To accommodate social events, the main floor is almost completely open. Karen can survey the dining area, the living room, and the pool deck while standing at the kitchen sink, and Lee can check out the same scene while serving drinks at the “tiki bar” that Charles built for him. For privacy, the pair retreats upstairs, where Karen’s personal space features bamboo floors, a mirror for yoga, a treadmill, and an elliptical machine as well as a desk with a pop-up easel for watercolor painting. Lee’s office is long and narrow, like a galley kitchen, with a built-in desk for computers and paperwork, and plenty of cabinets and shelves. The master bath and bedroom overlook the pool, and the large west-facing windows allow the couple to catch the last bit of sunlight each evening.

    The home is not only elegant, it’s also designed for maximum energy efficiency. When the team determined that geothermal heating wouldn’t make sense, Jason proposed solar—and 39 solar panels were ultimately installed on the roof, capable of producing up to 10,000 watts of power. Numerous other details—from water conservation measures to proximity to public transit—helped make the home one of just two in Minnesota that meet the state’s Green Path sustainability standards.

    The new house often draws compliments from passersby for its elegant exterior, but the homeowner, architect, and builder are equally proud that its foundation—their strong family relationship—remains solid. “I have had many people ask me if it was hard working with family on a project—they often comment that they would never do that,” Karen says. “I didn’t hesitate for a moment. I knew that, by working with Charles and Jason, we had two people who were totally dedicated to giving us nothing but the best.”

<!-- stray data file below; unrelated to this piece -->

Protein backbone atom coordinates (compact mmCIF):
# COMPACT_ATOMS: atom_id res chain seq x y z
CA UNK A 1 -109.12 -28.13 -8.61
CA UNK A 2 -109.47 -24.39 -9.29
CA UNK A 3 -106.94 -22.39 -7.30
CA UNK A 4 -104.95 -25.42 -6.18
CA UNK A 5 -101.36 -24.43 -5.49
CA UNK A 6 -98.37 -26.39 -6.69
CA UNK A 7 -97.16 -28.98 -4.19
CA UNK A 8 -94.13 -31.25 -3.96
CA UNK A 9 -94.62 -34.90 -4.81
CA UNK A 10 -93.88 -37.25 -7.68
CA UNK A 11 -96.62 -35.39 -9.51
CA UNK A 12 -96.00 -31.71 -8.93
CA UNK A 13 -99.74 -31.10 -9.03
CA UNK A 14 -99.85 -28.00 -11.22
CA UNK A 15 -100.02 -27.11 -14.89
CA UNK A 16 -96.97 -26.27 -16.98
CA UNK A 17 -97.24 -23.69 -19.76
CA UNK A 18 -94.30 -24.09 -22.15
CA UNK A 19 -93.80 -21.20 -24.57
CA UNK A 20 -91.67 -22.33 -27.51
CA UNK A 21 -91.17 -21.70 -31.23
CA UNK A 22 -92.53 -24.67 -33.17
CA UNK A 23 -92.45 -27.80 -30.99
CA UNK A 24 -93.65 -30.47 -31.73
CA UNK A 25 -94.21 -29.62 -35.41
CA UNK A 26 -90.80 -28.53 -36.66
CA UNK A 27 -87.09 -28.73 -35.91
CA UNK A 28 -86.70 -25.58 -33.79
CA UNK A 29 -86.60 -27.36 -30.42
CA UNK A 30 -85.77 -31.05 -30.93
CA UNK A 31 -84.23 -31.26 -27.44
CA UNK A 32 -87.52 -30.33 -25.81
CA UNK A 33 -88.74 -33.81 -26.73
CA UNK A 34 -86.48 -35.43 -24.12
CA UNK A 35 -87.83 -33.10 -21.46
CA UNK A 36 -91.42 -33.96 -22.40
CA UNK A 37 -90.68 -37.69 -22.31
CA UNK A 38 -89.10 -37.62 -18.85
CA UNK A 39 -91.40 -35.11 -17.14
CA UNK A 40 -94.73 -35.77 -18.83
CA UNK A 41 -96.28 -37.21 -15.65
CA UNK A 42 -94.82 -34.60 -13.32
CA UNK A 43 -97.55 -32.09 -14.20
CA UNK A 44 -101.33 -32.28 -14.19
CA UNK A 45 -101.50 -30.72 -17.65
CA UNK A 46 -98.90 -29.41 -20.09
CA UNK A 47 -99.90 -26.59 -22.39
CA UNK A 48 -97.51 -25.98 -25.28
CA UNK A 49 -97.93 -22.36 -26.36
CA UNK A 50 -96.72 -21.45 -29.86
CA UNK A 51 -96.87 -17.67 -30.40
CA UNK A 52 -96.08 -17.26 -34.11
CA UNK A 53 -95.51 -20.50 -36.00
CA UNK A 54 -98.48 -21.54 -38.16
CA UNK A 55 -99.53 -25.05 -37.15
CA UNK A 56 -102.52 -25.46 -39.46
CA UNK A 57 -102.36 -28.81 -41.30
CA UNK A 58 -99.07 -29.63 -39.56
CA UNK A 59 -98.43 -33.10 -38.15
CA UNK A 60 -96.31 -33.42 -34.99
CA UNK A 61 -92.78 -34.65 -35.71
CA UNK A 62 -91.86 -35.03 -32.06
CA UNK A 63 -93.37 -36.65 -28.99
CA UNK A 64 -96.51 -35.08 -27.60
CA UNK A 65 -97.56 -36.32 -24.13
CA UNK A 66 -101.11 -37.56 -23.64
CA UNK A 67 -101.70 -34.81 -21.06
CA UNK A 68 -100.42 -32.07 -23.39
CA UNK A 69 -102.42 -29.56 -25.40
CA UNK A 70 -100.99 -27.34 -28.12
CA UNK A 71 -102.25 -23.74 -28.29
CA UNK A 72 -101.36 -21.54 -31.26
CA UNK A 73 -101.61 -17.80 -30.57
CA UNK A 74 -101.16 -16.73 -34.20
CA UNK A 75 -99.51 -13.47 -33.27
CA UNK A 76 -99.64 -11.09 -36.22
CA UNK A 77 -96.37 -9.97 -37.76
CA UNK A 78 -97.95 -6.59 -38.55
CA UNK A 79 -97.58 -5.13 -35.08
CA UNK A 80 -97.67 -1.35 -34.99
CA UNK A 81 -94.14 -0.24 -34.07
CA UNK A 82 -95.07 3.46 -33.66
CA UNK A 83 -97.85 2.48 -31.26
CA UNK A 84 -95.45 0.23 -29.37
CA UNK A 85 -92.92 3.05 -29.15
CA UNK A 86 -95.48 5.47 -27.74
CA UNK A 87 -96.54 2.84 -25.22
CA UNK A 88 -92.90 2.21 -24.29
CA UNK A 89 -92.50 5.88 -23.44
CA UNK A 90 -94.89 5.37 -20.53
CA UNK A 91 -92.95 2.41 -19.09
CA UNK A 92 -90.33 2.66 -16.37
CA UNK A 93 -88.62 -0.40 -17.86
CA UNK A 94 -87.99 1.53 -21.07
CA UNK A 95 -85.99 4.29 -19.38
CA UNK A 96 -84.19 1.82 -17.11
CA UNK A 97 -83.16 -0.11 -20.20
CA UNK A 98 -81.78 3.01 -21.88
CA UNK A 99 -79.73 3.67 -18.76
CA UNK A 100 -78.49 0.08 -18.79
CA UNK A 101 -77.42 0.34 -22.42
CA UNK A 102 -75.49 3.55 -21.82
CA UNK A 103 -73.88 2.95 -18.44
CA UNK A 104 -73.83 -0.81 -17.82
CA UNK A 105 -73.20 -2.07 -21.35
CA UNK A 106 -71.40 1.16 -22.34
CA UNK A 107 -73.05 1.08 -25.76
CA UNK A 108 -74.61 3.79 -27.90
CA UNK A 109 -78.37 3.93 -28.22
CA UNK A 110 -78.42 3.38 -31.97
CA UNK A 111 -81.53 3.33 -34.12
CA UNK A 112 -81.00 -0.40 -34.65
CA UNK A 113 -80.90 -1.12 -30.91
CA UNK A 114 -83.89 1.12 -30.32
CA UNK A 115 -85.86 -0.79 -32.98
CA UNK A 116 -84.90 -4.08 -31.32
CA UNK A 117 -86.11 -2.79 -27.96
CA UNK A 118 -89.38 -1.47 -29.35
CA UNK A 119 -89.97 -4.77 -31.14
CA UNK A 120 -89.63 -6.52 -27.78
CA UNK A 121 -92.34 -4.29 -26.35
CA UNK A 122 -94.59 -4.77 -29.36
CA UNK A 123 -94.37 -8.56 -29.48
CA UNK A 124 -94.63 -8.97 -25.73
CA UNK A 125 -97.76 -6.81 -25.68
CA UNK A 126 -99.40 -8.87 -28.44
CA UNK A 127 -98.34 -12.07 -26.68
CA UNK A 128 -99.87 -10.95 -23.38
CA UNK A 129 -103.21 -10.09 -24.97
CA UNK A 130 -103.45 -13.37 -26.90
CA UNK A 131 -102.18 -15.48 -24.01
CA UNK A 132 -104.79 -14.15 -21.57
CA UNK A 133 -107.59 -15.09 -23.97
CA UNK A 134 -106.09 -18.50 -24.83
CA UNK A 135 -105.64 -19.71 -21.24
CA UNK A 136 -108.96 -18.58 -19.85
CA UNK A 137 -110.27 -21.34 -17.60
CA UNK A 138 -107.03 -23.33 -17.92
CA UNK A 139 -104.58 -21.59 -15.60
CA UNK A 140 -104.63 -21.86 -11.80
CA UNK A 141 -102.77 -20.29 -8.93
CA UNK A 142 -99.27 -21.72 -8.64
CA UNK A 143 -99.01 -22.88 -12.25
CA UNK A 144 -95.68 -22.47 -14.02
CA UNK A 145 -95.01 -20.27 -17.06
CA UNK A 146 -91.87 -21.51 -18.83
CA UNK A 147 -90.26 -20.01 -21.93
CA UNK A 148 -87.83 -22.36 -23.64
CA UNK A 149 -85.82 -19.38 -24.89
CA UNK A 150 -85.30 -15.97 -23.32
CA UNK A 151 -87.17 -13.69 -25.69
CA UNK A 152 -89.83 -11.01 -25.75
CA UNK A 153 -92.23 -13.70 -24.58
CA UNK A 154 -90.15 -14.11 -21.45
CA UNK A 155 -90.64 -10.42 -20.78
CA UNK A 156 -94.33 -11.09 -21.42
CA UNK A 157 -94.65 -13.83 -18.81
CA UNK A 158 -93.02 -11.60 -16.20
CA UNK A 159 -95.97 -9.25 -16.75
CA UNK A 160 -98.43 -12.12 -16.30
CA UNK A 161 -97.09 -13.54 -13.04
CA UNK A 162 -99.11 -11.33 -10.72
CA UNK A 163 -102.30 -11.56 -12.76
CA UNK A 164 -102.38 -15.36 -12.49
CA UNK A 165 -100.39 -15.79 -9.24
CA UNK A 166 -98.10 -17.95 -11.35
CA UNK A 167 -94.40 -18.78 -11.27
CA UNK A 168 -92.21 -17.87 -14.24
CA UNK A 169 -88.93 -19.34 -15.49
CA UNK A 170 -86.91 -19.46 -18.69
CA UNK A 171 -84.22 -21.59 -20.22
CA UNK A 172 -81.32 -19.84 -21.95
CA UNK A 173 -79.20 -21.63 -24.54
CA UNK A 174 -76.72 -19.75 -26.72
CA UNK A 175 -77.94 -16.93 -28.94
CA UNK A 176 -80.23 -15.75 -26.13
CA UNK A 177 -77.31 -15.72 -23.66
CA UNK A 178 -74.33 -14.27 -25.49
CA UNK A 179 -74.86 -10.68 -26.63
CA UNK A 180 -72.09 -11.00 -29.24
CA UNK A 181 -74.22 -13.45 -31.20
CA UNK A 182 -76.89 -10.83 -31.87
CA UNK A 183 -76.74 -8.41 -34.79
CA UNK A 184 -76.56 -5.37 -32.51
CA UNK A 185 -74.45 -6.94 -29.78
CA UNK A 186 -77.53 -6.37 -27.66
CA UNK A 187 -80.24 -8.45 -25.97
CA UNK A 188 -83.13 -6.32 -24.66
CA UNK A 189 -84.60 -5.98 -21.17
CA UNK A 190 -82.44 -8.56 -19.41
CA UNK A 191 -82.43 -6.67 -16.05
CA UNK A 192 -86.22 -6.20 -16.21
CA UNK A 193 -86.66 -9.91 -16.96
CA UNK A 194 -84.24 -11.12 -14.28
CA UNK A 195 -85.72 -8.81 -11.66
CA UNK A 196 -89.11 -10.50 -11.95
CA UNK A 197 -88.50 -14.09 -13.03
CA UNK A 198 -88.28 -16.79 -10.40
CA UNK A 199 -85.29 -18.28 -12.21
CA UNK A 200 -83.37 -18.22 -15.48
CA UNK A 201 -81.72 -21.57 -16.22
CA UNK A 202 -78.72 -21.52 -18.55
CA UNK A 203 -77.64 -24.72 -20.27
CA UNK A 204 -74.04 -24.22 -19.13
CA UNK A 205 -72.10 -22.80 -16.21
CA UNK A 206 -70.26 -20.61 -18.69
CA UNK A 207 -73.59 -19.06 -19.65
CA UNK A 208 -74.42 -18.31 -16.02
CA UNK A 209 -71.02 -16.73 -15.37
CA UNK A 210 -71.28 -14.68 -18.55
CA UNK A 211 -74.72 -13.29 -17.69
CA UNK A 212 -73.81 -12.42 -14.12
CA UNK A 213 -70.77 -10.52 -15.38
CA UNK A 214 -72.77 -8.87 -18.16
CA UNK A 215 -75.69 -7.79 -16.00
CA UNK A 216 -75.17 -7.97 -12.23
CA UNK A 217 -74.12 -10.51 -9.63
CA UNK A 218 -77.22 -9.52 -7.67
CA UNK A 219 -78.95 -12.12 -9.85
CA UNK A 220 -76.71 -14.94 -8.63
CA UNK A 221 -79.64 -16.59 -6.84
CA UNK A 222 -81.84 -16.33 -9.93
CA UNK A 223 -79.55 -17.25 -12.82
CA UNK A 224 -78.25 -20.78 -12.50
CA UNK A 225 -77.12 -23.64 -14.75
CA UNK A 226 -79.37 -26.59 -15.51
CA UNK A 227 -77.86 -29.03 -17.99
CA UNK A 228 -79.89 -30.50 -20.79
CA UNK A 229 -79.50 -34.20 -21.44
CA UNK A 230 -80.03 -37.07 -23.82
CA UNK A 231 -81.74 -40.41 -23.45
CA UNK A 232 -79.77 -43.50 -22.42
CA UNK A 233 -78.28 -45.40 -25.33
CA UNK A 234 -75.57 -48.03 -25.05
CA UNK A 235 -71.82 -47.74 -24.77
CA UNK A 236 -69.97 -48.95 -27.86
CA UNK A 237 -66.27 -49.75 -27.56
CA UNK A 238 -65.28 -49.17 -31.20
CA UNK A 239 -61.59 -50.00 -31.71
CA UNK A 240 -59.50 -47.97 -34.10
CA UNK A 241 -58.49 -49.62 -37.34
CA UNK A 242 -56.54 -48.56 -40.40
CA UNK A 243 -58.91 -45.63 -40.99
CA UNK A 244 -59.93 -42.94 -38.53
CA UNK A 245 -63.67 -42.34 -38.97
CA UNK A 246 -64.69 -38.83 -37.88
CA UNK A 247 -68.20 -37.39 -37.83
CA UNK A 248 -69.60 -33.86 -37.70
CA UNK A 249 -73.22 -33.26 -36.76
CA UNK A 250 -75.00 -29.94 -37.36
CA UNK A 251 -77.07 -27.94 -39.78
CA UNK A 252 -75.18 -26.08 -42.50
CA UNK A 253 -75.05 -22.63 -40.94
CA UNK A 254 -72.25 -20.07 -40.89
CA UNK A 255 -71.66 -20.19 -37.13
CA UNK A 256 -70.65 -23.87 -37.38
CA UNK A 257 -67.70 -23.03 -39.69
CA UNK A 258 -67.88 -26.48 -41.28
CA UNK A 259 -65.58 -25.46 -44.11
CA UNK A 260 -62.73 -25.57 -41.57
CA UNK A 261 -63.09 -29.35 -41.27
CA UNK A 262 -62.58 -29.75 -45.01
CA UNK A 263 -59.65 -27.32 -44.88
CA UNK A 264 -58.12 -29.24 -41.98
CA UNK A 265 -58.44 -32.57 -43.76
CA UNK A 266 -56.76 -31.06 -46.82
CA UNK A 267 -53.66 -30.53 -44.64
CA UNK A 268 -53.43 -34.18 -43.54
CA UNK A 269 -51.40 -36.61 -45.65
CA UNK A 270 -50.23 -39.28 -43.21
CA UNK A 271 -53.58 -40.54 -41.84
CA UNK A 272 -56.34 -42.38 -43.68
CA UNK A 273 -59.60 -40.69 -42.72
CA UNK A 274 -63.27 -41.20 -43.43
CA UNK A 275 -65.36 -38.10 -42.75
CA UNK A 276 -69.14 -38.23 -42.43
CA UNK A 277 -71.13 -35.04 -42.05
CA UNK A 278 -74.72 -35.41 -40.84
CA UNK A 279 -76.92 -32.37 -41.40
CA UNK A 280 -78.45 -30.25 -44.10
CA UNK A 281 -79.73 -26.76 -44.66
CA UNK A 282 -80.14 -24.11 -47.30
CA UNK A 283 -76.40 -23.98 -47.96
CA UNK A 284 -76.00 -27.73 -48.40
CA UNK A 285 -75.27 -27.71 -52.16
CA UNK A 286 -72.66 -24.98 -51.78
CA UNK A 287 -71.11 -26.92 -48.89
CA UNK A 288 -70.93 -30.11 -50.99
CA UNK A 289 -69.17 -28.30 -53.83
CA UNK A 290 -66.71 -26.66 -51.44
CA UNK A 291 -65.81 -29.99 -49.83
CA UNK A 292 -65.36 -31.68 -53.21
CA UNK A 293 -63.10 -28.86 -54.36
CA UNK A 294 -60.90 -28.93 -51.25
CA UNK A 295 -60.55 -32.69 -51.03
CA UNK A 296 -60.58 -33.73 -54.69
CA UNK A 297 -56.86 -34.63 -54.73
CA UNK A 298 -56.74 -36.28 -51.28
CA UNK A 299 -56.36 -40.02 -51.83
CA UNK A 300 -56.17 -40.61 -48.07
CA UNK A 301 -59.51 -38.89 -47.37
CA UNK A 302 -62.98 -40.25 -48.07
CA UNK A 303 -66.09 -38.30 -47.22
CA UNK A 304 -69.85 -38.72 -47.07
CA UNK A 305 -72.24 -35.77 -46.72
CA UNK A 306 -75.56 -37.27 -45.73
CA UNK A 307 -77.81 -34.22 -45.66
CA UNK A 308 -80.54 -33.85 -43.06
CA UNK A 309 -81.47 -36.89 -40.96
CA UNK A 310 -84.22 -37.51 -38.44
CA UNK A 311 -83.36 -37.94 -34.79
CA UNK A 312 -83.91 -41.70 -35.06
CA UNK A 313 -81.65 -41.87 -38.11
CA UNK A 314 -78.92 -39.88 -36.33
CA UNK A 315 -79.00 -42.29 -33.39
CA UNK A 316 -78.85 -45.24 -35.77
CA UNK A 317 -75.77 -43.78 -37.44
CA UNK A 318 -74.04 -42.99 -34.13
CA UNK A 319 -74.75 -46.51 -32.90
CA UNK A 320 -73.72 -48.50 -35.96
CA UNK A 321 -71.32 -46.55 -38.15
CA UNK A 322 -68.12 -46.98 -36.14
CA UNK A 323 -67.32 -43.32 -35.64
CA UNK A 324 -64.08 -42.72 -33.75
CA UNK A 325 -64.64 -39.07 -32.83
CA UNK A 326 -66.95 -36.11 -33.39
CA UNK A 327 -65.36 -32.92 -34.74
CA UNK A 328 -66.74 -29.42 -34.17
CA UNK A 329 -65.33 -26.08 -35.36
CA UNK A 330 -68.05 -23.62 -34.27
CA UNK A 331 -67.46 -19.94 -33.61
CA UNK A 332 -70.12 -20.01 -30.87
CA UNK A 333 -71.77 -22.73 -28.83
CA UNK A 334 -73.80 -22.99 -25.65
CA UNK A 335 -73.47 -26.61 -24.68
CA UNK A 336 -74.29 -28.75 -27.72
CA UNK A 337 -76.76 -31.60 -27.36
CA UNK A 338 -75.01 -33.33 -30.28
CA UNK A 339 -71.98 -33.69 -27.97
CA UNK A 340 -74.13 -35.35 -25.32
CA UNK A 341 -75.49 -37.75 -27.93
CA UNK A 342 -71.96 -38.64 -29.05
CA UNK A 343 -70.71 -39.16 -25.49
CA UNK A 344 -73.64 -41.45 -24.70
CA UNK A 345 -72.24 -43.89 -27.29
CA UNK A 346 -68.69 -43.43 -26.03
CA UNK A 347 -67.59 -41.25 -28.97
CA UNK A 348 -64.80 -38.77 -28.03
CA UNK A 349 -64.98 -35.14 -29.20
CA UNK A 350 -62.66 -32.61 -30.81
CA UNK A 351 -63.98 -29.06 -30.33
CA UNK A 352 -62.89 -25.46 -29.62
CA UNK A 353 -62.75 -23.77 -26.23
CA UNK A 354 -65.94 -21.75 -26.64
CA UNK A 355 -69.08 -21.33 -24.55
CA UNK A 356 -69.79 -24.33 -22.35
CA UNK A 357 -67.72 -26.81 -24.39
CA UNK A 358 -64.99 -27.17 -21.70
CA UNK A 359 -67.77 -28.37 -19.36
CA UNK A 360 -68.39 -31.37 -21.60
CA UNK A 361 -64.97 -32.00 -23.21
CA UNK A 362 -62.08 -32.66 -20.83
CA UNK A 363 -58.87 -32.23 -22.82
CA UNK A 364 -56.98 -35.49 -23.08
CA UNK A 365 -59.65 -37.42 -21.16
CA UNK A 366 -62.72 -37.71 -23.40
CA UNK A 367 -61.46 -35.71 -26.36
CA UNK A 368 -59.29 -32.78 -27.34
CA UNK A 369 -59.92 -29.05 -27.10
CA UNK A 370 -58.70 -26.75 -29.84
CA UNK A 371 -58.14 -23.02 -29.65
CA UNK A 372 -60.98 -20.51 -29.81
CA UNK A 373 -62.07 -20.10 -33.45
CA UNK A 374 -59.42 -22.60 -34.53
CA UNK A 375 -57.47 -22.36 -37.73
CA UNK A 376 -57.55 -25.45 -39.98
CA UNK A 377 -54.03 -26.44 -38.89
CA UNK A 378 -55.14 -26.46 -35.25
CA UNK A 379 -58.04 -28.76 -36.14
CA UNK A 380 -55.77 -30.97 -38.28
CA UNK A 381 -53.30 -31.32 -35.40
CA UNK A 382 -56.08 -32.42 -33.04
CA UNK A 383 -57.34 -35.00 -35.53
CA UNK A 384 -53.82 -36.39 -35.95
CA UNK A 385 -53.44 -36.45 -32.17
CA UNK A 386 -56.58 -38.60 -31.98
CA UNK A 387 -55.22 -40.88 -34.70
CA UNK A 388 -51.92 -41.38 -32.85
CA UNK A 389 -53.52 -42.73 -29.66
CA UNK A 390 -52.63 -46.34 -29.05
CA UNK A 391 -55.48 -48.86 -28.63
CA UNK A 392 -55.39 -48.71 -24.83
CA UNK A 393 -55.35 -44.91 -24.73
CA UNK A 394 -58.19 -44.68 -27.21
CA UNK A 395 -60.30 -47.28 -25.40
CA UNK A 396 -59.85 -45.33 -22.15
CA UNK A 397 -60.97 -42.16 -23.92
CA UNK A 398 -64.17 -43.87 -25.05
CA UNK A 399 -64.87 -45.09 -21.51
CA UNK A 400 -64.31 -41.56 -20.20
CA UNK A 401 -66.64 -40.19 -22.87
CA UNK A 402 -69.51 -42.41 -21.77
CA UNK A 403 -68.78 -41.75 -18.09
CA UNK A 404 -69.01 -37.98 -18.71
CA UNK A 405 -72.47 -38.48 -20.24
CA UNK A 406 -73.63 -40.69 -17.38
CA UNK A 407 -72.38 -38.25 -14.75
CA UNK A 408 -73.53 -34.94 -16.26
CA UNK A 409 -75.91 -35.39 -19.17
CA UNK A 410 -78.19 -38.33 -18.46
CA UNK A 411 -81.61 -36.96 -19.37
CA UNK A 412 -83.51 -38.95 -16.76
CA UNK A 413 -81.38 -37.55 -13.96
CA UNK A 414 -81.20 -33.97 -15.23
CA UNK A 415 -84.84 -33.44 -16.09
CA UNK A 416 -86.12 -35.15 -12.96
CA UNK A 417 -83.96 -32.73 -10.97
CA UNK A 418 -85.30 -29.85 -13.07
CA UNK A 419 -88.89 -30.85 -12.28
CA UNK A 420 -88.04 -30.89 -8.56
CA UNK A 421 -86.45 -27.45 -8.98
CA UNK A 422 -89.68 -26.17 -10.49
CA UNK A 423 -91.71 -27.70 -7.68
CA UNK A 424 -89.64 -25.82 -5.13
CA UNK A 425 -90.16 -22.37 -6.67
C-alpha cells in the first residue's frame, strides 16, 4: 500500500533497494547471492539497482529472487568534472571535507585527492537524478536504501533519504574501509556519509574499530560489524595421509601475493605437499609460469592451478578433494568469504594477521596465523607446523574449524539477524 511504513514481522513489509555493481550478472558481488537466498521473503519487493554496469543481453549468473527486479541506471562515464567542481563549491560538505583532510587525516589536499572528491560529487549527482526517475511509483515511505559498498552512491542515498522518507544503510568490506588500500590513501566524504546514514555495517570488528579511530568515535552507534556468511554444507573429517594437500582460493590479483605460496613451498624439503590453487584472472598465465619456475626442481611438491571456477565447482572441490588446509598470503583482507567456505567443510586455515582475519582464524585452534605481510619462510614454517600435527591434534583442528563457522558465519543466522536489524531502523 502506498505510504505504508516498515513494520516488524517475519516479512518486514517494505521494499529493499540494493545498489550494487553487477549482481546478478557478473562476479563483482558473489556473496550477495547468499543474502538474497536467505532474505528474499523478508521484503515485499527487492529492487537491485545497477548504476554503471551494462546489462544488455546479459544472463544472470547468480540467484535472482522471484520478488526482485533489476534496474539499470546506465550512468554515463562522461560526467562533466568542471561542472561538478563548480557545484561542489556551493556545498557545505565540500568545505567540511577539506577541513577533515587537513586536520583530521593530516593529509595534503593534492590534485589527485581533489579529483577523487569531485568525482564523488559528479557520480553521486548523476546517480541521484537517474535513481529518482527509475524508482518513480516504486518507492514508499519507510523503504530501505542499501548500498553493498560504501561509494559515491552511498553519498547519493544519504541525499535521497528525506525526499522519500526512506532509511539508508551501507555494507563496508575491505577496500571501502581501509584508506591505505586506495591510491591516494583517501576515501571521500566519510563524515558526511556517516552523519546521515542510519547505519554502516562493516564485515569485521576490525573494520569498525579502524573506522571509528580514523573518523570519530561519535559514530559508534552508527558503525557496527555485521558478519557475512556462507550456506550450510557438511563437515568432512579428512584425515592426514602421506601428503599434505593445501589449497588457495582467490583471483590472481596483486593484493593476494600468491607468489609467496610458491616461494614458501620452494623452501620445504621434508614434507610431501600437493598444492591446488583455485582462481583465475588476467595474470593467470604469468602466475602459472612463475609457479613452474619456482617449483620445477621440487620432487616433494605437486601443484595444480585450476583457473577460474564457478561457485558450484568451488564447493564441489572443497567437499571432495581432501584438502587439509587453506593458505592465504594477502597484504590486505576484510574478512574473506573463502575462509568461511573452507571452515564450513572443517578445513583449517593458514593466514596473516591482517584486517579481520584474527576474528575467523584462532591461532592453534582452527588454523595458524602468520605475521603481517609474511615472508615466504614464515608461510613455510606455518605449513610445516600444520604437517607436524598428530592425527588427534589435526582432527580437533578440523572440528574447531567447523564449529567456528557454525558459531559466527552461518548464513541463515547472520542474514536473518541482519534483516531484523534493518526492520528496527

Incentives For Solar

    “We wanted to be green,” Lee Larson says of the decision he and his wife, Karen Stinson, made to install 39 solar panels on the roof of their new home. But being environmentally aware wasn’t the only consideration. Larson, a former CPA, also views the panels as an investment. “You hope that over time, some of the payout will come back.”

    The costs of installing solar power can be high (a typical 5kW system can range from $16,000-$25,000). But renewable-energy advocates say there are plenty of financial benefits that can mitigate those initial costs, including:

    ✦ Reimbursements from your local utility for installation costs

    ✦ A federal tax credit equal to 30 percent of costs, after state taxes

    ✦ Reimbursement from your local utility for excess power generation

    ✦ Sales tax and property tax exemptions for solar equipment

    Larson says he expects the system will lower energy costs over the life of the equipment—and already he’s seeing some benefits. “Instead of paying a bill to the power company, there were some times last fall when we got a check,” he says. “I expect we’ll see even more of that this summer.”